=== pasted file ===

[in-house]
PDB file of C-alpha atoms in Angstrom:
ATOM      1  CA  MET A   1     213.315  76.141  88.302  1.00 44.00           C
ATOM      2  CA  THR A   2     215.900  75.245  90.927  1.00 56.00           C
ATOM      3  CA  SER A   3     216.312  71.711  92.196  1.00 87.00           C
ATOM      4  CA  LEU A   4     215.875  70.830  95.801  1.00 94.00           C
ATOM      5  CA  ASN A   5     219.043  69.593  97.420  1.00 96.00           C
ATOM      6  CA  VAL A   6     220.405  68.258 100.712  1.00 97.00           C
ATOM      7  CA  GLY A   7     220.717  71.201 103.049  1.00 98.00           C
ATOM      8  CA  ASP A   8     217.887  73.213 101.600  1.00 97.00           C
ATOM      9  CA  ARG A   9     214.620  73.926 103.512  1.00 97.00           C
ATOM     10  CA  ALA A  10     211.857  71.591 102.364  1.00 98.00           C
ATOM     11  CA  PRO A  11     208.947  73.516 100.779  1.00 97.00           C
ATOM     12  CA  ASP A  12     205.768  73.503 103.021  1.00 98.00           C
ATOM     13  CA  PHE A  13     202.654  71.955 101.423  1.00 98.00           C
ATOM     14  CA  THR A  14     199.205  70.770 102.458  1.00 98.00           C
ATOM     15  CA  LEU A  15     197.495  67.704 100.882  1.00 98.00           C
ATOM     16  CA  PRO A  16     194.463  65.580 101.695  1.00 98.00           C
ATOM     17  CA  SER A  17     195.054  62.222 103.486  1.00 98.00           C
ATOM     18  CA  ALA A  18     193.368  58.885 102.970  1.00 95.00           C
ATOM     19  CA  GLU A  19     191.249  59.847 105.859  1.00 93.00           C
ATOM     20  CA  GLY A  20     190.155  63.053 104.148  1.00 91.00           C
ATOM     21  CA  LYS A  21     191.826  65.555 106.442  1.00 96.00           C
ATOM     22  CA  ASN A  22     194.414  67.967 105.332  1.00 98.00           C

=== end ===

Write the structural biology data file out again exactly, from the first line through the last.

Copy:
[in-house]
PDB file of C-alpha atoms in Angstrom:
ATOM      1  CA  MET A   1     213.315  76.141  88.302  1.00 44.00           C
ATOM      2  CA  THR A   2     215.900  75.245  90.927  1.00 56.00           C
ATOM      3  CA  SER A   3     216.312  71.711  92.196  1.00 87.00           C
ATOM      4  CA  LEU A   4     215.875  70.830  95.801  1.00 94.00           C
ATOM      5  CA  ASN A   5     219.043  69.593  97.420  1.00 96.00           C
ATOM      6  CA  VAL A   6     220.405  68.258 100.712  1.00 97.00           C
ATOM      7  CA  GLY A   7     220.717  71.201 103.049  1.00 98.00           C
ATOM      8  CA  ASP A   8     217.887  73.213 101.600  1.00 97.00           C
ATOM      9  CA  ARG A   9     214.620  73.926 103.512  1.00 97.00           C
ATOM     10  CA  ALA A  10     211.857  71.591 102.364  1.00 98.00           C
ATOM     11  CA  PRO A  11     208.947  73.516 100.779  1.00 97.00           C
ATOM     12  CA  ASP A  12     205.768  73.503 103.021  1.00 98.00           C
ATOM     13  CA  PHE A  13     202.654  71.955 101.423  1.00 98.00           C
ATOM     14  CA  THR A  14     199.205  70.770 102.458  1.00 98.00           C
ATOM     15  CA  LEU A  15     197.495  67.704 100.882  1.00 98.00           C
ATOM     16  CA  PRO A  16     194.463  65.580 101.695  1.00 98.00           C
ATOM     17  CA  SER A  17     195.054  62.222 103.486  1.00 98.00           C
ATOM     18  CA  ALA A  18     193.368  58.885 102.970  1.00 95.00           C
ATOM     19  CA  GLU A  19     191.249  59.847 105.859  1.00 93.00           C
ATOM     20  CA  GLY A  20     190.155  63.053 104.148  1.00 91.00           C
ATOM     21  CA  LYS A  21     191.826  65.555 106.442  1.00 96.00           C
ATOM     22  CA  ASN A  22     194.414  67.967 105.332  1.00 98.00           C